Select and apply a sorting algorithm, such as a
bubble sort;
merge sort; and
network sort.
Describe and apply a coding algorithm, such as
ISBN numbers;
UPC codes;
Zip codes; and
banking codes.TOPIC: Computer Mathematics
Discrete Mathematics
Standard DM.12
The student will select, justify, and apply an appropriate technique to solve a logic problem. Techniques will include Venn diagrams, truth tables, and matrices.
Essential UnderstandingsEssential Knowledge and Skills
Two-valued (Boolean) algebra serves as a workable method for interpreting the logical truth and falsity of compound statements.
Venn diagrams provide pictures of topics in set theory, such as intersection and union, mutually exclusive sets, and the empty set.
Generate truth tables that encode the truth and falsity of two or more statements.
Use Venn diagrams to codify and solve logic problems.
Use matrices as arrays of data to solve logic problems.
TOPIC: Recursion and Optimization
Discrete Mathematics
Standard DM.5
The student will use algorithms to schedule tasks in order to determine a minimum project time. The algorithms will include critical path analysis, the list-processing algorithm, and student-created algorithms.
Essential UnderstandingsEssential Knowledge and Skills
Critical path scheduling sometimes yields optimal solutions.
Specify in a digraph the order in which tests are to be performed.
Identify the critical path to determine the earliest completion time (minimum project time).
Use the list-processing algorithm to determine an optimal schedule.
Create and test scheduling algorithms.TOPIC: Recursion and Optimization
Discrete Mathematics
Standard DM.6
The student will solve linear programming problems. Appropriate technology will be used to facilitate the use of matrices, graphing techniques, and the Simplex method of determining solutions.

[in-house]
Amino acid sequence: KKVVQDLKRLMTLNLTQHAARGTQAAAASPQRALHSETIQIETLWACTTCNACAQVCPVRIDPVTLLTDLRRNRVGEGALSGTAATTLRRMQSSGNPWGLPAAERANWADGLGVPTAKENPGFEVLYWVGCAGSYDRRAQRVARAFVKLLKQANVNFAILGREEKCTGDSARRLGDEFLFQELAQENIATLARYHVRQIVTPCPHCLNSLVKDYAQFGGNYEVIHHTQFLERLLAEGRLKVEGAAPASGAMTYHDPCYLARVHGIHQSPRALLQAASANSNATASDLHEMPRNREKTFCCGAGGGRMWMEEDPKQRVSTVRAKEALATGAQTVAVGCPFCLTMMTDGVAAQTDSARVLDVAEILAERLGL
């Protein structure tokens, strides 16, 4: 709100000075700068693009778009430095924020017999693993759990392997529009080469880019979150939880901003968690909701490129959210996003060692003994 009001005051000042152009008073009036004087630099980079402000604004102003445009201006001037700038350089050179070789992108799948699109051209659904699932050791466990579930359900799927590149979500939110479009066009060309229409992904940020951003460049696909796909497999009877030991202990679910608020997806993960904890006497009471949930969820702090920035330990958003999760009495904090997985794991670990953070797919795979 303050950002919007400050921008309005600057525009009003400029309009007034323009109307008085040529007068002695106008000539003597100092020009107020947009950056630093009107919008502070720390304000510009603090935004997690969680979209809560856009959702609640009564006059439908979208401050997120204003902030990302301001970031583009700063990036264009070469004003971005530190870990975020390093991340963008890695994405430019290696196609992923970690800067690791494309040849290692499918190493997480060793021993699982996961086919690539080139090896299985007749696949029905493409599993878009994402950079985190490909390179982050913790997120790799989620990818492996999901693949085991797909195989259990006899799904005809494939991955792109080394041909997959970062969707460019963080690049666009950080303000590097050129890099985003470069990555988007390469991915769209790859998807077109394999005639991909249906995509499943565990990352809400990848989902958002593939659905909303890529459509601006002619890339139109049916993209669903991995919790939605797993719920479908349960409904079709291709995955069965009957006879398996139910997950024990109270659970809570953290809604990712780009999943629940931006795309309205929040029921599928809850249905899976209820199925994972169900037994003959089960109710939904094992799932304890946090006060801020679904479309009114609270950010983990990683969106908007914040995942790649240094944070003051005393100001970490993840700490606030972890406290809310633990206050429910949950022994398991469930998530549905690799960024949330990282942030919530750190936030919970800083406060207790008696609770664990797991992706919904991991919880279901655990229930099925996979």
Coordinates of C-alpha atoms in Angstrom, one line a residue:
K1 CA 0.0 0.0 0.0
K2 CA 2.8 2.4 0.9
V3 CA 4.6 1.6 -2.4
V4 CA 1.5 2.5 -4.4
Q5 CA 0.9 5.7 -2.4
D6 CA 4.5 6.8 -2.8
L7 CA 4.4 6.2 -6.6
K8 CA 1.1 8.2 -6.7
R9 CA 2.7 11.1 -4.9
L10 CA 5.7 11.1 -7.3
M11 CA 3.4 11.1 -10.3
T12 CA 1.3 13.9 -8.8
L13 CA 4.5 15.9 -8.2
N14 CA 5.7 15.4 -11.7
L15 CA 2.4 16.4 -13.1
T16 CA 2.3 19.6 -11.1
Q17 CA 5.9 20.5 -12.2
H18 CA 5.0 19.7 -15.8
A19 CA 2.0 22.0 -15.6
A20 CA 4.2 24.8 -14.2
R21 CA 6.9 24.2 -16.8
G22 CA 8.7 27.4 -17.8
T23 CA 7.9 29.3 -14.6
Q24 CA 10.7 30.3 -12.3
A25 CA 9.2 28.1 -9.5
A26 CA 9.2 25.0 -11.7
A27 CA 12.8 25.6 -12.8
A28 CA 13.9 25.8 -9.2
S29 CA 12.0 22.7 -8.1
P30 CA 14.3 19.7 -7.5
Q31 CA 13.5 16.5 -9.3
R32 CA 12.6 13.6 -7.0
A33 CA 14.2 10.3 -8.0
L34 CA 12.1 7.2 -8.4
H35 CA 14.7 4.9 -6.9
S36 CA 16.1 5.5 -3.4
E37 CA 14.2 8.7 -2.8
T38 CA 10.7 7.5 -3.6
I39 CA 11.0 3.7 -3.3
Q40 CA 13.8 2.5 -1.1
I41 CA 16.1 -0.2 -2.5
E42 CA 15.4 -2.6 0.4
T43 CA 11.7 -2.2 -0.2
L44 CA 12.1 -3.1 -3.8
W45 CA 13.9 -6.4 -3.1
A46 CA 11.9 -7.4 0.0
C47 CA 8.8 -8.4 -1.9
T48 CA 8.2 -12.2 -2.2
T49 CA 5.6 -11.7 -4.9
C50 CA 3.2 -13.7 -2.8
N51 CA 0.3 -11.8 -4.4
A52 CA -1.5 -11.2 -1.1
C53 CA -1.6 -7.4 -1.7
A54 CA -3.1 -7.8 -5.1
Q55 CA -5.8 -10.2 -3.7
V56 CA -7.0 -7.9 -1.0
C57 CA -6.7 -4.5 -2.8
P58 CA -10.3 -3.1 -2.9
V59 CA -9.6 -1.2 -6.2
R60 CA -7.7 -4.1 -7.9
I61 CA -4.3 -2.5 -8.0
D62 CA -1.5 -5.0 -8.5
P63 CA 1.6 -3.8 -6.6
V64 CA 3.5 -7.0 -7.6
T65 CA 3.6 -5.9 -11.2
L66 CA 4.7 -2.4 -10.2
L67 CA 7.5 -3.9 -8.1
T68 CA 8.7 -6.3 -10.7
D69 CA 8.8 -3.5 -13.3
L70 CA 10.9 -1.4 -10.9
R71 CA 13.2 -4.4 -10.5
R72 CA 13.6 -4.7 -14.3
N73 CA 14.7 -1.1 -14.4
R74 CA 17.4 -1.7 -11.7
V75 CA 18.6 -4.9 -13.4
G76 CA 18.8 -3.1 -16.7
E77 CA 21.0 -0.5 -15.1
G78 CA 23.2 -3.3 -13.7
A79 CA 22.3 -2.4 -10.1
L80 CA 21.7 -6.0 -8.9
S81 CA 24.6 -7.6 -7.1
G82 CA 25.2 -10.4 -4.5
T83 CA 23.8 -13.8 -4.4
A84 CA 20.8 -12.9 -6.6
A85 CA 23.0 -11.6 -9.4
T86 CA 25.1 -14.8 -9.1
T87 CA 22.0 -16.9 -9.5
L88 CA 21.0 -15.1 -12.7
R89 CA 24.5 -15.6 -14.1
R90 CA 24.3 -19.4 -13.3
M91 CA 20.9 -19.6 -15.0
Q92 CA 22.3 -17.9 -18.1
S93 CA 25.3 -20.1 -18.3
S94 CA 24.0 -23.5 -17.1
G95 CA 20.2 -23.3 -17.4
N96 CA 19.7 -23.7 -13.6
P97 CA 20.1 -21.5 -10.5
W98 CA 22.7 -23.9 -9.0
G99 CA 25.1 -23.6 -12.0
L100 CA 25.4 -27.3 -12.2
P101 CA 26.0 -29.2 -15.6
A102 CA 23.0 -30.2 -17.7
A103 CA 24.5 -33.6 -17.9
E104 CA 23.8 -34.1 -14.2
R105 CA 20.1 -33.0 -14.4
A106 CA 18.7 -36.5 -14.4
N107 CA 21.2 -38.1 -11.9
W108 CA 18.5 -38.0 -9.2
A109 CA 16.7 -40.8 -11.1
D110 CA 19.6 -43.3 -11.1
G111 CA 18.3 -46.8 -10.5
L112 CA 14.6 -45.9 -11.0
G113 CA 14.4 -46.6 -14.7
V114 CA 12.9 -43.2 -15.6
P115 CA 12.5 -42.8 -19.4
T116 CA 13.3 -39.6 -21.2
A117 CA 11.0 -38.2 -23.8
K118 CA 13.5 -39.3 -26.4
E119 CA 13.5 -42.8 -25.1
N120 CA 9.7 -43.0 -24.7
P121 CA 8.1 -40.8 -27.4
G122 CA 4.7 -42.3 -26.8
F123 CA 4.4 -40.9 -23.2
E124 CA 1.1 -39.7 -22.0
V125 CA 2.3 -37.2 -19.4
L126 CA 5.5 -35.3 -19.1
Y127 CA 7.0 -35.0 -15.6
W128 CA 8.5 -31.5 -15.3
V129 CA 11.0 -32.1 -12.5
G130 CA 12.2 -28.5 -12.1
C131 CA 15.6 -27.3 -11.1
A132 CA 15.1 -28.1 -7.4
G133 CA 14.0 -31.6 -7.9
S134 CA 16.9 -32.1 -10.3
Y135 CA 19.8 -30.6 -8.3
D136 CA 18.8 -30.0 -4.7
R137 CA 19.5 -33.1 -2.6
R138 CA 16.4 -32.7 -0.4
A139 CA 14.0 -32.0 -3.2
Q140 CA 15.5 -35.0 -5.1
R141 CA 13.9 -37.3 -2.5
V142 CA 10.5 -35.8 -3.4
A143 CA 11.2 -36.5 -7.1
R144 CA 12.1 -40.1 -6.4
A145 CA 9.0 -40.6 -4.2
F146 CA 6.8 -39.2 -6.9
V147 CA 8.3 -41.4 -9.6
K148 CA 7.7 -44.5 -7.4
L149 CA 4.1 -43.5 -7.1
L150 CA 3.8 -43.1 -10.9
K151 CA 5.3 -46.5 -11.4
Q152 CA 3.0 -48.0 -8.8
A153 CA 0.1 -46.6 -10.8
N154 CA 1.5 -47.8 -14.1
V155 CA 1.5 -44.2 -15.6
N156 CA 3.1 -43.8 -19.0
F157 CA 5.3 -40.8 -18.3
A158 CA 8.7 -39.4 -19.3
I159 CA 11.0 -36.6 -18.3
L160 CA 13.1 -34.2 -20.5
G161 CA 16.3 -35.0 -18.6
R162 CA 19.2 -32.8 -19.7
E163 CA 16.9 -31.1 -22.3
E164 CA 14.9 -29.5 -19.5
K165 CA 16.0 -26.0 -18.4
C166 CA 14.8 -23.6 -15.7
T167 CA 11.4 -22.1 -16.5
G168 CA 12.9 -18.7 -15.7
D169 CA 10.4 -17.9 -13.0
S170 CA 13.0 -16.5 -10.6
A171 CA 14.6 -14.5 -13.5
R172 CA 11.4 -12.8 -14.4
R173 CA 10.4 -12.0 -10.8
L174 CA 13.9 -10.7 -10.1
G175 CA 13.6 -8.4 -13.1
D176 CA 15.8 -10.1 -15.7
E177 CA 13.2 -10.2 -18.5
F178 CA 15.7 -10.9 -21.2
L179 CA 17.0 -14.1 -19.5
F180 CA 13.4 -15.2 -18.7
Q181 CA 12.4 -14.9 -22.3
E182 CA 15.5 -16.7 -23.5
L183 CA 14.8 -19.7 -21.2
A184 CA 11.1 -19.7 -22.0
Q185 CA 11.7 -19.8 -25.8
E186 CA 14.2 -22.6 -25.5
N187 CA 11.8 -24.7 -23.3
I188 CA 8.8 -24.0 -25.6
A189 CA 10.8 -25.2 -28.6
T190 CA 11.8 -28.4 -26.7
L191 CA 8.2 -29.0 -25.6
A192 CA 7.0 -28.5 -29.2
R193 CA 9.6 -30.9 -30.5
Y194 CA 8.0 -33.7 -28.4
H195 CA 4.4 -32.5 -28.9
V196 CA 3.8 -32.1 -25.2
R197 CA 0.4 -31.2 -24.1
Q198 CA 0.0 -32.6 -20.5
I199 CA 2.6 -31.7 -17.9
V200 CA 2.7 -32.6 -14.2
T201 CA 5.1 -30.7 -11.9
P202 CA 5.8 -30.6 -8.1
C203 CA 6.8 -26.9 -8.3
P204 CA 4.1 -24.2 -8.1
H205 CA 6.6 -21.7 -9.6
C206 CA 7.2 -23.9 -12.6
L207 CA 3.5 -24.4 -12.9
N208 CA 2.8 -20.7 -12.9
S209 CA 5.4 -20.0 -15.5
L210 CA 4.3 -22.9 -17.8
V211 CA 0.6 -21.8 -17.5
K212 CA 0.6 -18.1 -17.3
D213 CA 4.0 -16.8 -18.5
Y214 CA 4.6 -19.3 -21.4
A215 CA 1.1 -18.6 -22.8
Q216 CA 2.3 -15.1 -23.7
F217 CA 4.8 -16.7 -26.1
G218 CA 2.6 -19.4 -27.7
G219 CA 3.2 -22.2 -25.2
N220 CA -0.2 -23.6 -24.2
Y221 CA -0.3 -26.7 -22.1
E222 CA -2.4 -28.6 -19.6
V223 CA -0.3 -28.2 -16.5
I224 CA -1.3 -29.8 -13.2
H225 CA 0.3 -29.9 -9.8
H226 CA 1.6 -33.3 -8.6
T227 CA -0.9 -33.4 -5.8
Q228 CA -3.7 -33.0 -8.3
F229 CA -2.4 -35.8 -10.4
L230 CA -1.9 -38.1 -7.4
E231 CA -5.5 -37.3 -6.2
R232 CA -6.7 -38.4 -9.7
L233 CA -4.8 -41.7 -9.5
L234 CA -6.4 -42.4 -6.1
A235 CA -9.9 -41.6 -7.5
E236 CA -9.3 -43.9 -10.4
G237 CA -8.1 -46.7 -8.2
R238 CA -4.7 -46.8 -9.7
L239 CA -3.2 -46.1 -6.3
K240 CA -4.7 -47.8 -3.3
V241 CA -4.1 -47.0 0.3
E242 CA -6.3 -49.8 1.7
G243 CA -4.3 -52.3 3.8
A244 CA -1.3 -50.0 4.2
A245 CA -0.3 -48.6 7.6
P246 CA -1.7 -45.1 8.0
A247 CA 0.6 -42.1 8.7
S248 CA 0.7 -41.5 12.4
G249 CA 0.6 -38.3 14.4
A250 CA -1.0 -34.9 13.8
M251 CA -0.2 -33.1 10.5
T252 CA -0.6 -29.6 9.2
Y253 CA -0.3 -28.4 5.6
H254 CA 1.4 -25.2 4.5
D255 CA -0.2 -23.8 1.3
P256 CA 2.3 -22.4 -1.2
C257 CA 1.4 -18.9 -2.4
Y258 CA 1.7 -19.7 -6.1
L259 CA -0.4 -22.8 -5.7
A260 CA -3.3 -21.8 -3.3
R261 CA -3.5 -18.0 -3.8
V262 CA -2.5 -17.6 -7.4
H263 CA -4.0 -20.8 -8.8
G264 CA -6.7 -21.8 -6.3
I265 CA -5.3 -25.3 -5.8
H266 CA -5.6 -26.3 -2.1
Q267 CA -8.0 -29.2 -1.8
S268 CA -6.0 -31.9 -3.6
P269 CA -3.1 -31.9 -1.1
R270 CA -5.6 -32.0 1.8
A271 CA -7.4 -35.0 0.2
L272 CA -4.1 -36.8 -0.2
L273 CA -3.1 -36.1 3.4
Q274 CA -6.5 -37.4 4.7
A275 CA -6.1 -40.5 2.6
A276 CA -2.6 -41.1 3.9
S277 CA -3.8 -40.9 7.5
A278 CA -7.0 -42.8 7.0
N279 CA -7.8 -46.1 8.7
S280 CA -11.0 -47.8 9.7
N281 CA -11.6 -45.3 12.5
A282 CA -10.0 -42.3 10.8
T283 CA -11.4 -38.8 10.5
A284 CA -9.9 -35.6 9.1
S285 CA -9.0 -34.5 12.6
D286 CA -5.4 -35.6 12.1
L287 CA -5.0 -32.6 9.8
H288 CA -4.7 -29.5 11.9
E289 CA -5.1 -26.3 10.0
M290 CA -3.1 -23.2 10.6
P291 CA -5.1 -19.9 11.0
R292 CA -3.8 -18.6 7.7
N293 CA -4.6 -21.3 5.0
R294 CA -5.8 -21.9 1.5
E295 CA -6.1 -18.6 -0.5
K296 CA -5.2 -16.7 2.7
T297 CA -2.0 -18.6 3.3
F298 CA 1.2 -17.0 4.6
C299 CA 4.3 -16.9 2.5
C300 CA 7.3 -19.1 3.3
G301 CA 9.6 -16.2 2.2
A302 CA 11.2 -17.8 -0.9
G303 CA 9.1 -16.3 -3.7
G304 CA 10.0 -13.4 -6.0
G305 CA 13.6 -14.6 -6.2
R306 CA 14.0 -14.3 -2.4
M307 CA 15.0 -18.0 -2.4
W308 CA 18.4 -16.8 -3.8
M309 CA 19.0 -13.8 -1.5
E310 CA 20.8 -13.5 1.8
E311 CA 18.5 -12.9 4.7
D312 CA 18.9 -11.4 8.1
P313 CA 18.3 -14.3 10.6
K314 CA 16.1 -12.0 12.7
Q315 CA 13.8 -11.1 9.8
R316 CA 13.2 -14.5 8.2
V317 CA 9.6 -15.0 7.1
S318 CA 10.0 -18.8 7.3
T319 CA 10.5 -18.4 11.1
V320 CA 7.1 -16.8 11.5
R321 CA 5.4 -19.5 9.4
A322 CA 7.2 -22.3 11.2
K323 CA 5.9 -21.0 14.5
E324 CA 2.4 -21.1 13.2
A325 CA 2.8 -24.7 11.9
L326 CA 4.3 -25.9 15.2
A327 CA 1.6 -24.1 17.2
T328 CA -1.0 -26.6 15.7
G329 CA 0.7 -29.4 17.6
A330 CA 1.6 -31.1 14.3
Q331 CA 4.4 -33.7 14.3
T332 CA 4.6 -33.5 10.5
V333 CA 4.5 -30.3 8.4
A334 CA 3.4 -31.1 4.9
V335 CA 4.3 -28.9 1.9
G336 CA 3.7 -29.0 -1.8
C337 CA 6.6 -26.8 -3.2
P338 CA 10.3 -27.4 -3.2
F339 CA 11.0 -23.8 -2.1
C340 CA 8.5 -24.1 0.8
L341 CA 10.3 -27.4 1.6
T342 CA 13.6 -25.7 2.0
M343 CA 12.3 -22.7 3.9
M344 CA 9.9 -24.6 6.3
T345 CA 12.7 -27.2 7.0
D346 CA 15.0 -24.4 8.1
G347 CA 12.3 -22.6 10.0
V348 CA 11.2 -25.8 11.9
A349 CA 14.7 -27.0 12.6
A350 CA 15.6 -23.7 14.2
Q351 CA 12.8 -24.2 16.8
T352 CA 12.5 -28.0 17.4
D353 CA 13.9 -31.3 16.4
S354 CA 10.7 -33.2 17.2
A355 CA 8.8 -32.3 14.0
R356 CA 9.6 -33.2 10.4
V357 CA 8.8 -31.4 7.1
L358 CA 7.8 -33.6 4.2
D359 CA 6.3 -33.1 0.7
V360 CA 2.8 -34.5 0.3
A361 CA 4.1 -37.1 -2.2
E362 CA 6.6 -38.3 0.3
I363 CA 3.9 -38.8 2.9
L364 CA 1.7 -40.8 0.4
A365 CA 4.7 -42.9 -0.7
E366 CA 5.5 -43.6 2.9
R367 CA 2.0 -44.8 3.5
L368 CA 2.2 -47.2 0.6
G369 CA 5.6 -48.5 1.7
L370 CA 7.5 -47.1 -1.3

Essential UnderstandingsEssential Knowledge and Skills
Linear programming models an optimization process.
A linear programming model consists of a system of constraints and an objective quantity that can be maximized or minimized.
Any maximum or minimum value for a system of inequalities will occur at a corner point of a feasible region.
Model practical problems with systems of linear inequalities.
Identify the feasibility region of a system of linear inequalities with no more than four constraints.
Identify the coordinates of the corner points of a feasibility region.
Find the maximum or minimum value of the system.
Describe the meaning of the maximum or minimum value in terms of the original problem.TOPIC: Recursion and Optimization
Discrete Mathematics
Standard DM.10
The student will use the recursive process and difference equations with the aid of appropriate technology to generate
a) compound interest;
b) sequences and series;
c) fractals;
d) population growth models; and
e) the Fibonacci sequence.
Essential UnderstandingsEssential Knowledge and Skills
Recursion is a process that creates new objects from existing objects that were created by the same process.
A fractal is a figure whose dimension is not a whole number.
Fractals are self-similar.
Use finite differences and recursion to model compound interest and population-growth situations.
Model arithmetic and geometric sequences and series recursively.
Compare and contrast the recursive process, and create fractals.
Compare and contrast the recursive process and the Fibonacci sequence.
Find a recursive relationship that generates the Fibonacci sequence.TOPIC: Recursion and Optimization
Discrete Mathematics
Standard DM.13
The student will apply the formulas of combinatorics in the areas of
a) the Fundamental (Basic) Counting Principle;
b) knapsack and bin-packing problems;
c) permutations and combinations; and
d) the pigeonhole principle.
Essential UnderstandingsEssential Knowledge and Skills
The branch of mathematics that addresses the number of ways objects can be arranged or combined is combinatorics.
If n and r are positive integers and n ( r,
n P r = EQ \F(n!,(n r)!) and n C r = EQ \F(n!,r! (n r)!) .
A bin-packing problem determines the minimum number of containers of fixed volume (bins) required to hold a set of objects.
A knapsack problem determines the most valuable set of objects that fit into a container (knapsack) of fixed volume.
Bin packing and knapsack packing are optimization techniques.
Use the Fundamental (Basic) Counting Principal to determine the number of possible outcomes of an event.
Find the number of permutations possible when r objects selected from n objects are ordered.
Find the number of combinations possible when subsets of r elements are selected from a set of n elements without regard to order.
Use the pigeonhole principle to solve packing problems to facilitate proofs.
Use the bin-packing and knapsack-packing algorithms to solve practical problems.
Virginia Board of Education, 2002 Discrete Mathematics Page PAGE 9
DRAFT Discrete Mathematics - Page PAGE 1
Commonwealth of Virginia
Board of Education
Richmond, Virginia
2002
Mathematics Standards of Learning Curriculum Framework
Discrete Mathematics